January 29 marked the 158th birthday of the state of Kansas.
To celebrate, students across the district created artwork, shared musical performances, and took time to learn about our nation’s 34th state. At Brookridge Elementary, fourth-graders spent a day learning about the creation of the Sunflower State.
Kansas Settlers Band, a group of teaching artists with the Kansas City Young Audiences, kicked off the celebration at Brookridge and shared history, music, and games with students.
The troupe’s program focuses on Kansas in the 1800s and how individuals came to settle in this area. The students participated in dancing, singing, and multiple-choice games about Kansas.
“I liked learning about the different Indian tribes and how they started in Kansas, like the Kansa tribe,” said Evan, fourth-grader.
During the day, the students rotated through three classrooms where different Kansas-related lessons were shared.
The first classroom allowed students to learn more about history and quilting. The presenters shared different quilt blocks specific to Kansas including the Kansas Star and Kansas Sunflower. Students were able to design a quilt block and see and touch the quilts samples, including some that were 150 years old.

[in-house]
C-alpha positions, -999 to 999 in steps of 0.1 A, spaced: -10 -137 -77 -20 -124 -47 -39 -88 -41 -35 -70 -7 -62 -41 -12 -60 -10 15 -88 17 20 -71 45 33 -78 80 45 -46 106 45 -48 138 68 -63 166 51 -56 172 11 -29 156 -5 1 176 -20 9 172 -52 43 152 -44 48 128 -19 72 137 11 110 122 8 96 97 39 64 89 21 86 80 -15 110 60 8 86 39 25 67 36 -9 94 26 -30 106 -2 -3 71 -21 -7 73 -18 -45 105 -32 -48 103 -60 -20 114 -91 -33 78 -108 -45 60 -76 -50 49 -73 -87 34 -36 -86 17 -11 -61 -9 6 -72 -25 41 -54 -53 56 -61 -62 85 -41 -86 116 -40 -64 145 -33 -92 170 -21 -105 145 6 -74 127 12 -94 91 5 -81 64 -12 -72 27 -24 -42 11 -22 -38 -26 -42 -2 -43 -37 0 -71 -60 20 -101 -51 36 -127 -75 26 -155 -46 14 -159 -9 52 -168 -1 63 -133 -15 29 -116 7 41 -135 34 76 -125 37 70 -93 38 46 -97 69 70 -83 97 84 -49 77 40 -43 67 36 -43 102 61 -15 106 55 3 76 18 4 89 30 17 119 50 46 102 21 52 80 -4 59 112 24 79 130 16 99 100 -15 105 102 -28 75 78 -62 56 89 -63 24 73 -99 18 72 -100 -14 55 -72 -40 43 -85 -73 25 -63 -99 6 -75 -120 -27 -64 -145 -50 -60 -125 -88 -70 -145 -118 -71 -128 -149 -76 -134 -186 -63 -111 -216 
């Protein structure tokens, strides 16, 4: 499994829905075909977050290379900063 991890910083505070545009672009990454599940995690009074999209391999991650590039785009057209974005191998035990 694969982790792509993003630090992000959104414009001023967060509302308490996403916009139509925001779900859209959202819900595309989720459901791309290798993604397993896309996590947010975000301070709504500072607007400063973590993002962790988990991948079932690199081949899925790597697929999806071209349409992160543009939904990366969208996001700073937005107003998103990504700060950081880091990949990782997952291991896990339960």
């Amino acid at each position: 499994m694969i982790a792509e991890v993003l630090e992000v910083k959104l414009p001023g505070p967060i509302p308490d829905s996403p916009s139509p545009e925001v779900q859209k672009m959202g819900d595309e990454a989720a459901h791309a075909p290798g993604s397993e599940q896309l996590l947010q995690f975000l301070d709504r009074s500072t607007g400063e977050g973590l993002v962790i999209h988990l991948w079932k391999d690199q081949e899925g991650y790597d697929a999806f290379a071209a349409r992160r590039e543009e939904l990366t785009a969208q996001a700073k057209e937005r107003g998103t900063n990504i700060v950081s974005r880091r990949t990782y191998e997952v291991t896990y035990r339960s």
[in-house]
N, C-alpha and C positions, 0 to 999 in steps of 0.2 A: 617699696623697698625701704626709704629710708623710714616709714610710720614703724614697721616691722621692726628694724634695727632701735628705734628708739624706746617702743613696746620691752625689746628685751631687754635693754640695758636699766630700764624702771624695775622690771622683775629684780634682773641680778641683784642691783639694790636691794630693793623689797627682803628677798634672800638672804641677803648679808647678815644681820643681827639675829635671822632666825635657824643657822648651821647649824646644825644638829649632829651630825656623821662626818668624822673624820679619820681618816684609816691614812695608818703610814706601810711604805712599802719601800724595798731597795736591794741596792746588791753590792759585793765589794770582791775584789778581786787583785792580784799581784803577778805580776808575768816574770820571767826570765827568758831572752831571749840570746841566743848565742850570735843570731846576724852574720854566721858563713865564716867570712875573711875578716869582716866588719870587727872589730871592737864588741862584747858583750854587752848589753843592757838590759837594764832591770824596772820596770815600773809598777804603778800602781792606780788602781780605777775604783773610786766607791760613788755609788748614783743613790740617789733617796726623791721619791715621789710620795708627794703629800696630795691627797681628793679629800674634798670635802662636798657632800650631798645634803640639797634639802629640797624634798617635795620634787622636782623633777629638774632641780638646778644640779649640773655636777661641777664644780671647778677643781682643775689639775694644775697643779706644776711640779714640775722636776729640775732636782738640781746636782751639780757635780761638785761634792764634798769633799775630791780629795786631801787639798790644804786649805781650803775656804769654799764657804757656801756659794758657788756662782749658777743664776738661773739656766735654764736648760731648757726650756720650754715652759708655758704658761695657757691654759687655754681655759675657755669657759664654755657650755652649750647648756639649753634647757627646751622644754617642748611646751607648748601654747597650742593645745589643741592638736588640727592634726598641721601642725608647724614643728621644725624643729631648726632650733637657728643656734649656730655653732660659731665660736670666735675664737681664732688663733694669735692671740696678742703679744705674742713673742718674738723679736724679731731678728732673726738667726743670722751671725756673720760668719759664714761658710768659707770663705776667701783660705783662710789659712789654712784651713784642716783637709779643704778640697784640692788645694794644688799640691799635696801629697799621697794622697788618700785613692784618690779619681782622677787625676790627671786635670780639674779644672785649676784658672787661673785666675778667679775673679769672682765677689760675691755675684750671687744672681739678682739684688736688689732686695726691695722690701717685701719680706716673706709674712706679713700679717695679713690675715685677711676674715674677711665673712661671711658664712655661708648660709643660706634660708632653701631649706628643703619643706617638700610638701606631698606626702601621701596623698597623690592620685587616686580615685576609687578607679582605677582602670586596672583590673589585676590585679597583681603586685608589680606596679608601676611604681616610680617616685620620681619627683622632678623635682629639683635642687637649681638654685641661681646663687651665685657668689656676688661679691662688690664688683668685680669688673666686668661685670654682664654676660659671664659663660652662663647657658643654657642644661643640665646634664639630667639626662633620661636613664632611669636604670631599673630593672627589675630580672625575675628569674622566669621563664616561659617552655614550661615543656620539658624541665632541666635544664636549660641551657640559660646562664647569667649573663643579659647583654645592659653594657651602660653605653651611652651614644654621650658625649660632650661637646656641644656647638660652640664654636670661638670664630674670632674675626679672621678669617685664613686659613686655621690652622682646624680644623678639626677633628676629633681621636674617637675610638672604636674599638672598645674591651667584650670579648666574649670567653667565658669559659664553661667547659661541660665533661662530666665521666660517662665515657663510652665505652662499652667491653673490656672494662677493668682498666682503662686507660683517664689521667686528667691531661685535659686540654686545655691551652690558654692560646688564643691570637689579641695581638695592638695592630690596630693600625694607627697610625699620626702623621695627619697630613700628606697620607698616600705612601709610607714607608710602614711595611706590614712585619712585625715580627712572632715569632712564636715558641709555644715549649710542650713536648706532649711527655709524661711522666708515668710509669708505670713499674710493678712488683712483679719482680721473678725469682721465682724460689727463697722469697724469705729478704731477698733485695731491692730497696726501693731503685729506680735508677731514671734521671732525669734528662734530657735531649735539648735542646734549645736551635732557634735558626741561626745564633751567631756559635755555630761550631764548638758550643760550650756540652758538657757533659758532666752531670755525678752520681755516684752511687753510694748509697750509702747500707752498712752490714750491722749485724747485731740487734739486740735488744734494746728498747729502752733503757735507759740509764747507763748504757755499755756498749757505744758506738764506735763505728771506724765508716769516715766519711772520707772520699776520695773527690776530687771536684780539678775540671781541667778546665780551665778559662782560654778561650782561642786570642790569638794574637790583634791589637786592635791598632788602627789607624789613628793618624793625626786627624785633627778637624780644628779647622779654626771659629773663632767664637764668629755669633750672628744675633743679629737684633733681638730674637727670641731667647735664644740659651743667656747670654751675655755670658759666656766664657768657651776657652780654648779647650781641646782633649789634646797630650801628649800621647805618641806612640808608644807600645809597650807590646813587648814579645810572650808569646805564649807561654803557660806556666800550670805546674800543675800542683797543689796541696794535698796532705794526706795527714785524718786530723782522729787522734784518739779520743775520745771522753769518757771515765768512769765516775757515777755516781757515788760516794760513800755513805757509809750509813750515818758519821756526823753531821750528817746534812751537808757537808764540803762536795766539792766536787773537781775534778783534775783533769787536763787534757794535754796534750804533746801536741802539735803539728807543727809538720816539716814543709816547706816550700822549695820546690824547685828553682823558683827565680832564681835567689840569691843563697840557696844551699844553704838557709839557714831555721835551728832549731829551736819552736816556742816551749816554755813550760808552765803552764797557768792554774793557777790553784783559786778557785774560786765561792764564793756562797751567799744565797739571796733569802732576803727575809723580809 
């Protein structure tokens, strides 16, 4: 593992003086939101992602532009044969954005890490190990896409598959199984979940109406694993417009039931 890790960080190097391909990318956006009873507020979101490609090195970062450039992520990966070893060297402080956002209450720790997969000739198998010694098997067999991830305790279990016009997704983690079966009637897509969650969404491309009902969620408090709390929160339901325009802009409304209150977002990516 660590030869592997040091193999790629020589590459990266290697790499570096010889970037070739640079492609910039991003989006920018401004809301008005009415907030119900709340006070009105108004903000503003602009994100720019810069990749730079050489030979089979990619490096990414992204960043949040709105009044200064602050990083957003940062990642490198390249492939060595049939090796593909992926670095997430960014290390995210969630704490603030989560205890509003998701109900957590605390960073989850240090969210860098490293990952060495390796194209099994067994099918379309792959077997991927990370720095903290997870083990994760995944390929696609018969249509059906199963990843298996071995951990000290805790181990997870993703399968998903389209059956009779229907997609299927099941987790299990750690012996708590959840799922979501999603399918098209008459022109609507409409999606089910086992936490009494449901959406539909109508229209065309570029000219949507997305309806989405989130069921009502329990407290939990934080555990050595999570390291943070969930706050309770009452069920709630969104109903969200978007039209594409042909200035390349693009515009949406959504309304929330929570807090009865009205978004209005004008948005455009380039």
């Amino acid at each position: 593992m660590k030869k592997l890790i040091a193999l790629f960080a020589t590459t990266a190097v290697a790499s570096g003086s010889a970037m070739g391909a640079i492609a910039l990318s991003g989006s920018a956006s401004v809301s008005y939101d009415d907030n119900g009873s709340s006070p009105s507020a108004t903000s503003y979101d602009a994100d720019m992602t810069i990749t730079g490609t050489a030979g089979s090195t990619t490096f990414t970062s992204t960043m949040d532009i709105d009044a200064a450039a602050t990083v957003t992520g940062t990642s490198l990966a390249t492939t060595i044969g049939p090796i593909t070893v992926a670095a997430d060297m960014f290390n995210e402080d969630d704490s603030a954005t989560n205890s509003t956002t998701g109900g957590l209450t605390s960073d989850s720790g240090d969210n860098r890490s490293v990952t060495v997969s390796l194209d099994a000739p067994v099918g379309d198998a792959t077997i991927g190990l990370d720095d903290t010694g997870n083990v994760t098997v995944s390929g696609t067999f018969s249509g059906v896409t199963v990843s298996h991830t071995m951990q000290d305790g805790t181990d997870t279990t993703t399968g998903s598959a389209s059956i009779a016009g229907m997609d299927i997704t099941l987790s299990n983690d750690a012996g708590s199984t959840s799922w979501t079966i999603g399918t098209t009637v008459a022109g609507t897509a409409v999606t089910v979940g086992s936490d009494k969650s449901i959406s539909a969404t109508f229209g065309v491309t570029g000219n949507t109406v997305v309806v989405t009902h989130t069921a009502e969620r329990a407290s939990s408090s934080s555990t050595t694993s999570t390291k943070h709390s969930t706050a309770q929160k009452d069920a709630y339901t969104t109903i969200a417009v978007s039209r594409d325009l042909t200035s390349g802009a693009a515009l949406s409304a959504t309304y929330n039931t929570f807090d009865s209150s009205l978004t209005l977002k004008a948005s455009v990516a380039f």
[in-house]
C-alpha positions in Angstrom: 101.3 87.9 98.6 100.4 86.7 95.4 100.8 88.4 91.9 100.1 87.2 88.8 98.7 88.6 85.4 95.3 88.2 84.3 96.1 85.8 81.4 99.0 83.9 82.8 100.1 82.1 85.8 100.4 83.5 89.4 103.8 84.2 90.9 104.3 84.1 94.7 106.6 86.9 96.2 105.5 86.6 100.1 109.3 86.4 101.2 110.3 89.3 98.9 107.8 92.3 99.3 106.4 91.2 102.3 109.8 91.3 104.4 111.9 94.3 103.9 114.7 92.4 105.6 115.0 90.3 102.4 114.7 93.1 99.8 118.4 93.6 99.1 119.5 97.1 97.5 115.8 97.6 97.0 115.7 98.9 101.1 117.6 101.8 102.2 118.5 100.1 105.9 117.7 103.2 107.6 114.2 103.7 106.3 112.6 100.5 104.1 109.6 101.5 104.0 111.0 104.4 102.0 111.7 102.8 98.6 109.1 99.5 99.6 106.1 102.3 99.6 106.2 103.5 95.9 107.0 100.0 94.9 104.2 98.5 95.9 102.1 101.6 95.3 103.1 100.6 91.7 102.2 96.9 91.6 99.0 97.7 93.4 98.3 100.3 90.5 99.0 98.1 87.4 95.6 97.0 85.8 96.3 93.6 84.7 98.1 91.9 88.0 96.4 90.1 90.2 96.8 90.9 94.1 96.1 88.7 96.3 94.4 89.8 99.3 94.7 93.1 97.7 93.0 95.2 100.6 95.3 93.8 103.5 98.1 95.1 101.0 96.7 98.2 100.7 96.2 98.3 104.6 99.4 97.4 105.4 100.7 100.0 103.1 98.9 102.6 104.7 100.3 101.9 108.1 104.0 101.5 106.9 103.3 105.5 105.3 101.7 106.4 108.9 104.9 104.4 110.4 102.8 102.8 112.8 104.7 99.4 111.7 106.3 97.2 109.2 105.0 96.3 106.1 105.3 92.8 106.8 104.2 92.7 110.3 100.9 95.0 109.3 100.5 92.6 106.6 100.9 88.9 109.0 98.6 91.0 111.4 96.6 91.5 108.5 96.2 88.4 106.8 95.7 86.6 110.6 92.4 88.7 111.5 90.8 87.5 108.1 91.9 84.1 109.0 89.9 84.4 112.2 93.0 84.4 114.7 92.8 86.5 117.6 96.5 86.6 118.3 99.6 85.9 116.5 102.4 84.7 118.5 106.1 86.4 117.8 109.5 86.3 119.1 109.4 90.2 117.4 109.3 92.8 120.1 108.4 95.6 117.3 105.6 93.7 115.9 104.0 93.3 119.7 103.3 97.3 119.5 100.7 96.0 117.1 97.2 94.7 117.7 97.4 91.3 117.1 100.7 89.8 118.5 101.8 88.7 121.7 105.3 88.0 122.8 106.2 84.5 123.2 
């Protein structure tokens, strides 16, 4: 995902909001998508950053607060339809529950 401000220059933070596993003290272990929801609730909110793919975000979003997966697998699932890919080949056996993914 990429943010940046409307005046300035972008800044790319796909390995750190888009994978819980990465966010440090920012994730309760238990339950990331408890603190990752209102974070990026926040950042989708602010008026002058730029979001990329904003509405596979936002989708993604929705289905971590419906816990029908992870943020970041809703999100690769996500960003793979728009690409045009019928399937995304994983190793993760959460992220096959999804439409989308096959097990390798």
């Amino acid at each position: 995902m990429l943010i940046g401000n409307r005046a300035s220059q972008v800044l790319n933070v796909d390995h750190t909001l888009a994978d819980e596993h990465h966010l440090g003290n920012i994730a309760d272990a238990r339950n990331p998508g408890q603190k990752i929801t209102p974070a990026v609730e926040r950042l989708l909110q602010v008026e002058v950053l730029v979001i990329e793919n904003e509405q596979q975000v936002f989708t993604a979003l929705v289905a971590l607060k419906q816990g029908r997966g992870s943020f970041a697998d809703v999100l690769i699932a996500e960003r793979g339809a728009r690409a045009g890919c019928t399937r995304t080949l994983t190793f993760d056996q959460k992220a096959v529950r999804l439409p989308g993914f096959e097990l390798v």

The next classroom activity featured tin punching. The students learned that tin became extremely popular because it was inexpensive, lightweight, and easy to clean. The Kansas settlers used tin for mugs, dishes and pots and pans. Tin punching was a way to decorate tinsmithed items. Students were given a square of tin and selected a pattern to punch their own design.
The final activity was sharing artifacts from a Civil War trunk. The presenter, dressed in the clothes of the period, shared the history of many war-related items.
“Having the artifacts and costumes provide a great resource for our visual learners,” Shannon Johnston, fourth-grade teacher, said.
Earlier this year, the fourth-graders visited Ernie Miller Nature Center and will visit the state capital in April as they continue to learn Kansas history.